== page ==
Complementary Proteins combine in . . . Black Bean & Corn Salad

     My dad, and probably the majority of men of his day, didn’t consider it a meal if there wasn’t meat on the table! Even when my mom fixed a big pot of beans, she cooked them with meaty ham hocks. If we ate a meatless meal, it was usually when my father was not going to be home.
     When Diet for a Small Planet was published (early 1970s), vegetarian eating certainly was not mainstream – many associated the idea with love beads, peace signs and hippies! But, that publication and others, started to get people thinking and, in some cases, caused them to look at earlier forms of nutrition and dishes that have helped sustain people (and the environment) all over the world.
     This meatless dish combines foods to create what is known as complete protein. It is also high in heart-healthy fiber as well.

Black Bean & Corn Salad    Makes 2 or 3 main dish servings or use it as a size salad
Vary ingredients or amounts to suit your taste.
1 cup frozen corn, thawed
1 (15 oz.) can black beans, drained & rinsed
¼ to 1/3 of an orange or yellow pepper, diced
½ of a large tomato, diced
1 tablespoon+ white or yellow onions, finely chopped
2 tablespoons+ fresh cilantro, chopped
1/8 to ¼ teaspoon ground cumin
½ teaspoon Kosher salt
¼ teaspoon cracked black pepper
Juice of 1 small lime
¼ cup Comeback Sauce (if you don’t have it, mix some mayo or sour cream w/ salsa)
Salad greens to line the plate
¼ to 1/3 cup cubed Pepper Jack cheese

1.     Combine all ingredients, except salad green and cheese cubes, and lightly mix. Refrigerate for 20 to 30 minutes to infuse flavors if time allows.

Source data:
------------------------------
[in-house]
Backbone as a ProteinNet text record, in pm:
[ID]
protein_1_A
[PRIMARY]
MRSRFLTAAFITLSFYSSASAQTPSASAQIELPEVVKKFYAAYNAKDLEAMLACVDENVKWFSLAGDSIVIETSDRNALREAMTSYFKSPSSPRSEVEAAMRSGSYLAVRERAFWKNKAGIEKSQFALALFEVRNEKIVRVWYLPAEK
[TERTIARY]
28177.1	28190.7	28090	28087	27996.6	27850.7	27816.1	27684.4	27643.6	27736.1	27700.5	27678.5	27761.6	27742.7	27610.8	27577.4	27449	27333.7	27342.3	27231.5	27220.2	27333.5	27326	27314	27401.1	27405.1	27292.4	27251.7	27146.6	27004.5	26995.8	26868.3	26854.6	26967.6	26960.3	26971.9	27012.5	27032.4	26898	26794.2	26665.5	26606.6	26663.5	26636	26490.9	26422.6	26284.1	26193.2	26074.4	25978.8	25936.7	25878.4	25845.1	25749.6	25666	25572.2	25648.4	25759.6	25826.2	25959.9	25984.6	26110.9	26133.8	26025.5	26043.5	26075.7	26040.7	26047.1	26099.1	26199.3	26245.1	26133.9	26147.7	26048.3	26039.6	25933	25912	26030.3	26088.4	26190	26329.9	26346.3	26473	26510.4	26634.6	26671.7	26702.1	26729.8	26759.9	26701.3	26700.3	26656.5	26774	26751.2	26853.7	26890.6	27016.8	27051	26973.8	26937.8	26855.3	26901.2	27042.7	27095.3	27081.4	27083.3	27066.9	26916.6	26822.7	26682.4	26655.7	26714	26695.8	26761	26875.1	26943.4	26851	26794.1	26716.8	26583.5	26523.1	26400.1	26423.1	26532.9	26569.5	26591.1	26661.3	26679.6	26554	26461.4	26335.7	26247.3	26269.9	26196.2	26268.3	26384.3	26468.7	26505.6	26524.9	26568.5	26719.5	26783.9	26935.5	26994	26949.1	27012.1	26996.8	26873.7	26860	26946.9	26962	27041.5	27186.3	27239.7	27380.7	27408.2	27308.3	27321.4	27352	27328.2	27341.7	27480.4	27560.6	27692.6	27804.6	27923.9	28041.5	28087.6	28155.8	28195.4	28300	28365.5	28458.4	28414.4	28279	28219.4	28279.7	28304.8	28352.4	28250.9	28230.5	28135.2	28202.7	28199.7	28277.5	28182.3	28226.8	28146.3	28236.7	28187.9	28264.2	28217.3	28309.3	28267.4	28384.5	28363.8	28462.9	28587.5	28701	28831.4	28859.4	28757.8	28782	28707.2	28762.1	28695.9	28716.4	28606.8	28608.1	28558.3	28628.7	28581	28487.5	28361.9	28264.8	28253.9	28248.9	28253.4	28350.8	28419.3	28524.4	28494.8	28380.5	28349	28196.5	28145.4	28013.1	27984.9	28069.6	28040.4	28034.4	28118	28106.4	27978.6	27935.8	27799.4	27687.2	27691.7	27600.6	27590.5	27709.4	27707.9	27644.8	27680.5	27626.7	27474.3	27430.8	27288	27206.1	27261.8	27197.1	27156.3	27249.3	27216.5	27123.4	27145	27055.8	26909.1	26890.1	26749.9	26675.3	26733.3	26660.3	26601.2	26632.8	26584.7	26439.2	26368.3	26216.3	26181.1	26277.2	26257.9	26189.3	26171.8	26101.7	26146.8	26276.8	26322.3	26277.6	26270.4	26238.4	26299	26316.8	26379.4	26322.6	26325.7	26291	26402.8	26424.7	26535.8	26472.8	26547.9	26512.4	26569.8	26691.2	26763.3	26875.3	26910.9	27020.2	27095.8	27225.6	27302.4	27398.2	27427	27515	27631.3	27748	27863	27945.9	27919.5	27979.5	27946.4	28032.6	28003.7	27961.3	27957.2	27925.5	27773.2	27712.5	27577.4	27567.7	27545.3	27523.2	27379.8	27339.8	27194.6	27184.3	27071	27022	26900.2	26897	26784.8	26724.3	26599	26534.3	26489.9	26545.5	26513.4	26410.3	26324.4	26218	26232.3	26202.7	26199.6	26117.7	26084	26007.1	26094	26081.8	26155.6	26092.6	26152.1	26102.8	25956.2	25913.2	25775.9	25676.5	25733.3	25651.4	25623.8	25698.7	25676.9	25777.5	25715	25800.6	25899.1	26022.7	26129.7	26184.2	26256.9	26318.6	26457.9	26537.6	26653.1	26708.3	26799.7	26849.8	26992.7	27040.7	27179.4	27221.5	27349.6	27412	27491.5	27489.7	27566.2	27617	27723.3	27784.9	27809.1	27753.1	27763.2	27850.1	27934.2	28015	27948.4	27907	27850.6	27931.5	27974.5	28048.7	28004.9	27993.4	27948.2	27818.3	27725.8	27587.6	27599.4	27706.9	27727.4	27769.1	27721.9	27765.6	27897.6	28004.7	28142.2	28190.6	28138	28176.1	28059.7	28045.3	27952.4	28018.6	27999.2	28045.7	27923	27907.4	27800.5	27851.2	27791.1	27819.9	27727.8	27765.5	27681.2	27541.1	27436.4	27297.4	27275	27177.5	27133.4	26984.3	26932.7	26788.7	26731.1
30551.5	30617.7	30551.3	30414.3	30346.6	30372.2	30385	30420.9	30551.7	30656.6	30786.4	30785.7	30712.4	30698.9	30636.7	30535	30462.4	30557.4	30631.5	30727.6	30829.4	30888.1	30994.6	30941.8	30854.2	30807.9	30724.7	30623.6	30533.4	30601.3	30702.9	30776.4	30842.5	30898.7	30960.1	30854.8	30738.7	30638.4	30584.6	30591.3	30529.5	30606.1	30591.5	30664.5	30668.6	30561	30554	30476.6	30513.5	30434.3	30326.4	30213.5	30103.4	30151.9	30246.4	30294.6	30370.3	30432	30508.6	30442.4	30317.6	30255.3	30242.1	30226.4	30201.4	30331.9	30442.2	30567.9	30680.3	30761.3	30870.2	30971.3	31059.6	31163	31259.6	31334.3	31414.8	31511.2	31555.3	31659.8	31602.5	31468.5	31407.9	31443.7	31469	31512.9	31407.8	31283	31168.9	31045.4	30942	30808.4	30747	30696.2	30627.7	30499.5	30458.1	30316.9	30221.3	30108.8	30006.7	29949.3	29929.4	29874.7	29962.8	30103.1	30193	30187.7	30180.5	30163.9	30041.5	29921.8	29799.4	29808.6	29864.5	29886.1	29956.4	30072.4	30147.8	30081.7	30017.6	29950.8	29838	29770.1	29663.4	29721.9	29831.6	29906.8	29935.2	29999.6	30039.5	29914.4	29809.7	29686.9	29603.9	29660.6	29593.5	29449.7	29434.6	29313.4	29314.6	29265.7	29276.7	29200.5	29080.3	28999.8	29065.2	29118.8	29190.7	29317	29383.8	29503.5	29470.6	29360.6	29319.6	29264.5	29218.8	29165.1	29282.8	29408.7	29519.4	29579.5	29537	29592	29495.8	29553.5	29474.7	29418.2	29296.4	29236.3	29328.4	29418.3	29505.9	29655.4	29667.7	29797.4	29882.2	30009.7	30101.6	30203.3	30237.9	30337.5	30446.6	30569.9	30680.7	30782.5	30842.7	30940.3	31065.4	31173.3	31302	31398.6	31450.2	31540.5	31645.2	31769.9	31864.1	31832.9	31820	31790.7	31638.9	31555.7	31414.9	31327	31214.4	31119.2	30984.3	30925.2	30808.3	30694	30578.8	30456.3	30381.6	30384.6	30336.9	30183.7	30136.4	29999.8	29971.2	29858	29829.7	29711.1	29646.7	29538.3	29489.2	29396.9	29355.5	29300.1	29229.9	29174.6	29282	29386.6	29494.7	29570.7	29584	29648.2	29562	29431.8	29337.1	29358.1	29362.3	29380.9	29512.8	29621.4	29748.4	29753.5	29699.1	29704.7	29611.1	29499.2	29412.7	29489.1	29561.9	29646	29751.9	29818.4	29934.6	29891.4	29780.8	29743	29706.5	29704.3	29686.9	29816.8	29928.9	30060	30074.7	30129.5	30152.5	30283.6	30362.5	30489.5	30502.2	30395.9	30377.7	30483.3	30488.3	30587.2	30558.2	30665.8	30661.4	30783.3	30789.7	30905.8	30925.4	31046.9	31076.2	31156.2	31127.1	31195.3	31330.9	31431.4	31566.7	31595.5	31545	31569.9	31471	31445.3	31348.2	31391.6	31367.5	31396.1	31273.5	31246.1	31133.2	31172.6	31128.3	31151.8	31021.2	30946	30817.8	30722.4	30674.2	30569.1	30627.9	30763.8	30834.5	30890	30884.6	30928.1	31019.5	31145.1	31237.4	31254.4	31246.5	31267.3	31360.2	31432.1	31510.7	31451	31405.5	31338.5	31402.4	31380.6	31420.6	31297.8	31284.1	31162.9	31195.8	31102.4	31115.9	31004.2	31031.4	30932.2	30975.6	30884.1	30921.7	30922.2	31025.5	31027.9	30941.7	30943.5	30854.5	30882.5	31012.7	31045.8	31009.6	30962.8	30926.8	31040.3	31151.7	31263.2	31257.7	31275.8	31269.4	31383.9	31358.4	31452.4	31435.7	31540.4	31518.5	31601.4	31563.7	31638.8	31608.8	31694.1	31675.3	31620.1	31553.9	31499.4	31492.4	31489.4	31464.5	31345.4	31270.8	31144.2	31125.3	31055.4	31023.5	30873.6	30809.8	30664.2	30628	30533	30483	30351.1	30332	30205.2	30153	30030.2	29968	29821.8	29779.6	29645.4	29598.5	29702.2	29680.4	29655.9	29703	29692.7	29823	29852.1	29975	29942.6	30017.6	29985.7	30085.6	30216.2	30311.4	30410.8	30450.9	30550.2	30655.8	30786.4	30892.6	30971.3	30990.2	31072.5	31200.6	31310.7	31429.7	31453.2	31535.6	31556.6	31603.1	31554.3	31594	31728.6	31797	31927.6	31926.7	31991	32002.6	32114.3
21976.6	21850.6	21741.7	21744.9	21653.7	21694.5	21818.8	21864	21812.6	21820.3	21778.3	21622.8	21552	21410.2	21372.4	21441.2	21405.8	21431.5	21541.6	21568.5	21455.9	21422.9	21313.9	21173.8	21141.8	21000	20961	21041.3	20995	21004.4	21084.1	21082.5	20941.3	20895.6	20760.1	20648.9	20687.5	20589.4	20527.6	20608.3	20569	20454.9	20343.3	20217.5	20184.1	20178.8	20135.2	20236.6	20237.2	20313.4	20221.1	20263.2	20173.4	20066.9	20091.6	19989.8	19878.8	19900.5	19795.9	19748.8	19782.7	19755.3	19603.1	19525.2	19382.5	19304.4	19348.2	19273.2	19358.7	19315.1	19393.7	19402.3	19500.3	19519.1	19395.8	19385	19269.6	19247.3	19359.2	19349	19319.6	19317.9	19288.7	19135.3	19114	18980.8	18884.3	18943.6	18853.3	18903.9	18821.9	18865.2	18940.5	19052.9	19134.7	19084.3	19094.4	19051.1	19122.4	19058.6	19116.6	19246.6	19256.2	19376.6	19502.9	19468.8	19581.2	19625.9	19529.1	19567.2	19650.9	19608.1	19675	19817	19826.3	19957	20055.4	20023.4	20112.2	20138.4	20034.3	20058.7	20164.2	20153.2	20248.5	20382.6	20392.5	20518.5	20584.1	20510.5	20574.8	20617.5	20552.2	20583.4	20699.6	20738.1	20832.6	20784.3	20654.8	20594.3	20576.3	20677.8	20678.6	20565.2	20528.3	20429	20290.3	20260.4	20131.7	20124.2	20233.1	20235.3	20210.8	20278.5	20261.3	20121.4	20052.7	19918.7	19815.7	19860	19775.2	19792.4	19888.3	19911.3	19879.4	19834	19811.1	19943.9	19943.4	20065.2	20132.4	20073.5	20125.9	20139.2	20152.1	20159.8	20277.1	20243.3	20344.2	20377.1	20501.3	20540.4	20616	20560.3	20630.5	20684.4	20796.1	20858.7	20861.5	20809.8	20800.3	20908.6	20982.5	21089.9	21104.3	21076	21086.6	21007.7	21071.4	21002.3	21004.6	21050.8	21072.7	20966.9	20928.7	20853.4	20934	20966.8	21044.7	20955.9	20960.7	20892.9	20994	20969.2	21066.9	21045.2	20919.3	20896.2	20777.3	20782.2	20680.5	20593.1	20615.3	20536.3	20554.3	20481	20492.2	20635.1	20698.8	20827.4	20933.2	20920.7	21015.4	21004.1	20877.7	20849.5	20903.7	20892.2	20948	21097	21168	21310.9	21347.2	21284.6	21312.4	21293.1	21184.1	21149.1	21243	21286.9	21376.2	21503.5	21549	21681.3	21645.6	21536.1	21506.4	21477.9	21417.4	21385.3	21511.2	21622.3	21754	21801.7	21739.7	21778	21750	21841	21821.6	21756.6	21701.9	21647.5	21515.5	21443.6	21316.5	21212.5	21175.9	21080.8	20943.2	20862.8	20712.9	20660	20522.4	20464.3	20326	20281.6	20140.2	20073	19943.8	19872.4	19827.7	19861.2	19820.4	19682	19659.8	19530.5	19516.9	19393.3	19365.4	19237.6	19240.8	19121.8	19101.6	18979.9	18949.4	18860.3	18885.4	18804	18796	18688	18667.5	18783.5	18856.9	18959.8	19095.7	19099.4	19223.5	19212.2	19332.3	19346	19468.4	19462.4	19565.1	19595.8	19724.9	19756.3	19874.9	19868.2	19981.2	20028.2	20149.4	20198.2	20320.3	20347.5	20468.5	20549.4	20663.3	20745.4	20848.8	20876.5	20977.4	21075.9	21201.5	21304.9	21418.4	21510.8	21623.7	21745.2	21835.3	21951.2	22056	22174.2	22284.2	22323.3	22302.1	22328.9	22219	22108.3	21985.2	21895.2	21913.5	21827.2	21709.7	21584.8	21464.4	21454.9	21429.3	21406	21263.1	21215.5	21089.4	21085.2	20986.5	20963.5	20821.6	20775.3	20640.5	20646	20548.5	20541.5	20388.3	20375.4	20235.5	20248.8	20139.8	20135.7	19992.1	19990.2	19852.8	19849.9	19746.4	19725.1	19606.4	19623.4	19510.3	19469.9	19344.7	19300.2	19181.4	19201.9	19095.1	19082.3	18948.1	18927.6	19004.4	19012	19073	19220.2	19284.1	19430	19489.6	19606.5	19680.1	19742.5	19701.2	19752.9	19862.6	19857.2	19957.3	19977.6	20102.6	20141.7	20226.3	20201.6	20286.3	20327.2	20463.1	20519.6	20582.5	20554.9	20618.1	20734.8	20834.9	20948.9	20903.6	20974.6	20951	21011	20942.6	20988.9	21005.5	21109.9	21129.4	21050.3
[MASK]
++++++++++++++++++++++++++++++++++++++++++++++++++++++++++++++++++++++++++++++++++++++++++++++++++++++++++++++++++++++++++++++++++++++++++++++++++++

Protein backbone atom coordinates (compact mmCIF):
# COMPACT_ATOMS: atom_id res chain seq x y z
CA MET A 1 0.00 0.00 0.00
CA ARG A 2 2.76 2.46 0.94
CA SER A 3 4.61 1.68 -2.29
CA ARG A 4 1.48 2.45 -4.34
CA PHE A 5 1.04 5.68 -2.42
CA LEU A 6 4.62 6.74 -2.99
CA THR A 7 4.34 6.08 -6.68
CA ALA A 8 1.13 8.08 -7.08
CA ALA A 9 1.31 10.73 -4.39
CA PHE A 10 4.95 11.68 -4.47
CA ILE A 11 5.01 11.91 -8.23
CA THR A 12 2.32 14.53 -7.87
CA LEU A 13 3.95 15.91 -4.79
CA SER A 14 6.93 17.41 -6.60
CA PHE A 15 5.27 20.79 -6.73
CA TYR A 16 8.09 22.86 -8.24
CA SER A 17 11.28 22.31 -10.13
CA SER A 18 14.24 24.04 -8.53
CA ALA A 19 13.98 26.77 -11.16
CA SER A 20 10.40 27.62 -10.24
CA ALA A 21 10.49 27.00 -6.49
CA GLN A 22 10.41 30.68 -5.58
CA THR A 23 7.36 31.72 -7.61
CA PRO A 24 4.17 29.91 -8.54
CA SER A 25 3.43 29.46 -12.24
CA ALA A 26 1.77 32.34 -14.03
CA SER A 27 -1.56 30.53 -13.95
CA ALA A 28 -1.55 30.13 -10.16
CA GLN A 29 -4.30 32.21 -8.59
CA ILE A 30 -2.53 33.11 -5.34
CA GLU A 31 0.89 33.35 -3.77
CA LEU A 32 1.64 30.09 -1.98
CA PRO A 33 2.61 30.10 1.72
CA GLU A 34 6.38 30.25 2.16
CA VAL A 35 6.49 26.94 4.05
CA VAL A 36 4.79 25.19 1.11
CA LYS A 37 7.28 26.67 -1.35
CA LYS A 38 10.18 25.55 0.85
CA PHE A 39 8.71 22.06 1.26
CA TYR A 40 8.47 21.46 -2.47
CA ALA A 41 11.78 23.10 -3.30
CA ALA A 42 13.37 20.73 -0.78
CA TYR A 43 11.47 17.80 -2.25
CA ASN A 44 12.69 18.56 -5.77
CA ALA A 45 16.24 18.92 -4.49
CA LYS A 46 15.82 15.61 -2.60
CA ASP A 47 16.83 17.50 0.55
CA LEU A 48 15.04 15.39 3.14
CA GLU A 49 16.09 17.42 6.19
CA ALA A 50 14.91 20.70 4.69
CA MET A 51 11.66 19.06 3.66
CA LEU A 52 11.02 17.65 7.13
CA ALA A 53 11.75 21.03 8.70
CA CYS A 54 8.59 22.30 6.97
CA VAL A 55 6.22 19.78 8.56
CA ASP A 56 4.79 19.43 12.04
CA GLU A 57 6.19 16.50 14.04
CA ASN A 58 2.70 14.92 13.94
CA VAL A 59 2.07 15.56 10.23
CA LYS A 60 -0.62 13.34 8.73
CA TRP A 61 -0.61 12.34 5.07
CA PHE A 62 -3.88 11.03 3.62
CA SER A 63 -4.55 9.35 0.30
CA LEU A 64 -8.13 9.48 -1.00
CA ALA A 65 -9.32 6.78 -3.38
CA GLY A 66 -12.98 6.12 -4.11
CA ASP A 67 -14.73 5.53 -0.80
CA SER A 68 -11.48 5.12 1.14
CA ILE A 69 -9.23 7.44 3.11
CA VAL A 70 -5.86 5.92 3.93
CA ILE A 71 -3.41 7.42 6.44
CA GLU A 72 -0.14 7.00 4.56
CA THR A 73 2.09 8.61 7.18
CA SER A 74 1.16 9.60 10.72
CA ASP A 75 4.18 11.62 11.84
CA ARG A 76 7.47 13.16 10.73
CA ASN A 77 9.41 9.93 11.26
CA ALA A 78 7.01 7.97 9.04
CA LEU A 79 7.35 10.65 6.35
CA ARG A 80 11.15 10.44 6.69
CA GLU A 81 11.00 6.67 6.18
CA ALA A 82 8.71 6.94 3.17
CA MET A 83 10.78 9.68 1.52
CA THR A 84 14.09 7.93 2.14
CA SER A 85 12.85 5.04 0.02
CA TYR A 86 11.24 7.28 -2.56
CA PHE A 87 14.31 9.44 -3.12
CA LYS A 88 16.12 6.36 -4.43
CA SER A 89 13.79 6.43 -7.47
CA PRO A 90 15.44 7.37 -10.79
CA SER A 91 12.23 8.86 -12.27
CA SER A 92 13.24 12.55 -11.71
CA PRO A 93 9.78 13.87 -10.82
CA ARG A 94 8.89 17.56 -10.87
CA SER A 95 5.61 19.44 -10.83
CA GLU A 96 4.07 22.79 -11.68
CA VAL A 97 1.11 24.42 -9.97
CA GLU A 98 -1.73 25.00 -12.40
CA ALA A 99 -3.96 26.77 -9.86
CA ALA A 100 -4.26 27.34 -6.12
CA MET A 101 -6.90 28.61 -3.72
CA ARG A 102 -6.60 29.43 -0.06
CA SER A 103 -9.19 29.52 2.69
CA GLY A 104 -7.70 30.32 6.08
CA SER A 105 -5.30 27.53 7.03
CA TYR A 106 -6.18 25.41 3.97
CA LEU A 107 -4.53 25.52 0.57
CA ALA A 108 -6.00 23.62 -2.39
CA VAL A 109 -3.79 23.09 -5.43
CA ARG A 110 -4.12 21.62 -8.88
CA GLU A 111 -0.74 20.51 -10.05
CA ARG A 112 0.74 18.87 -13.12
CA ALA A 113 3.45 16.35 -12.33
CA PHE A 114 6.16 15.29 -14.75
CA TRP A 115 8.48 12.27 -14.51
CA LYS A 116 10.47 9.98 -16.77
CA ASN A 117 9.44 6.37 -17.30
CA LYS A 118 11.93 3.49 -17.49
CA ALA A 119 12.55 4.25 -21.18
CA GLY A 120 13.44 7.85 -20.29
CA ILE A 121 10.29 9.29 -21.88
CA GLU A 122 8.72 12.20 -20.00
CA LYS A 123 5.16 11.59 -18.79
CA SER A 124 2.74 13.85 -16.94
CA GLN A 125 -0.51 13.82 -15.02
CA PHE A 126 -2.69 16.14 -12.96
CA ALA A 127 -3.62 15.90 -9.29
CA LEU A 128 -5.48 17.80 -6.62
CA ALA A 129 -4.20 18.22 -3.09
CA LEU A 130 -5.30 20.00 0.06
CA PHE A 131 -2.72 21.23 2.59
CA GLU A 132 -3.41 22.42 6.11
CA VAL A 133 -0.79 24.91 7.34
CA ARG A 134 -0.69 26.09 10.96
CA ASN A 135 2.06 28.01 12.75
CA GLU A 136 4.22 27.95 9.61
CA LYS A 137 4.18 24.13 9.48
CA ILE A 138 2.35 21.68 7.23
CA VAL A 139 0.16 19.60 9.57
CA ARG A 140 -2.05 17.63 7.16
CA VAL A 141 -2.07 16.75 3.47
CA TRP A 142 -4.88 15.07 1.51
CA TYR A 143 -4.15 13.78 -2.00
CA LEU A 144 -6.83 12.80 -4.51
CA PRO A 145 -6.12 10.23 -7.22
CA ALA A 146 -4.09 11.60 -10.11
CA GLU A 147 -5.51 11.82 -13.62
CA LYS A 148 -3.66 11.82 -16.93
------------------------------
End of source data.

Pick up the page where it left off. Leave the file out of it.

Combine and lightly mix ingredients before chilling.
2.     Arrange salad greens on a serving plate, spoon on the salad and top with cubes of cheese.

Proteins are essential in the human body; they rebuild cells, tissues and organs and are made up of amino acids which are often refered to as the building blocks of the body. There are 20 different amino acids that join together to make all types of protein. Some of these amino acids can't be made by the body, so are referred to as essential amino acids. Essential because they must be obtained from the daily diet. Any food substance (such as meats, fish, poultry) that happens to contain all of the essential amino acids is termed a complete protein. Dairy products, grains, nuts & seeds, even some vegetables and fruits also contain protein, but in most instances they do not contain all of the essential amino acids, and are referred to as incomplete proteins. However, with a little planning it is possible to combine incomplete proteins (corn, beans and cheese for example) and end up with all of the essential amino acids. 
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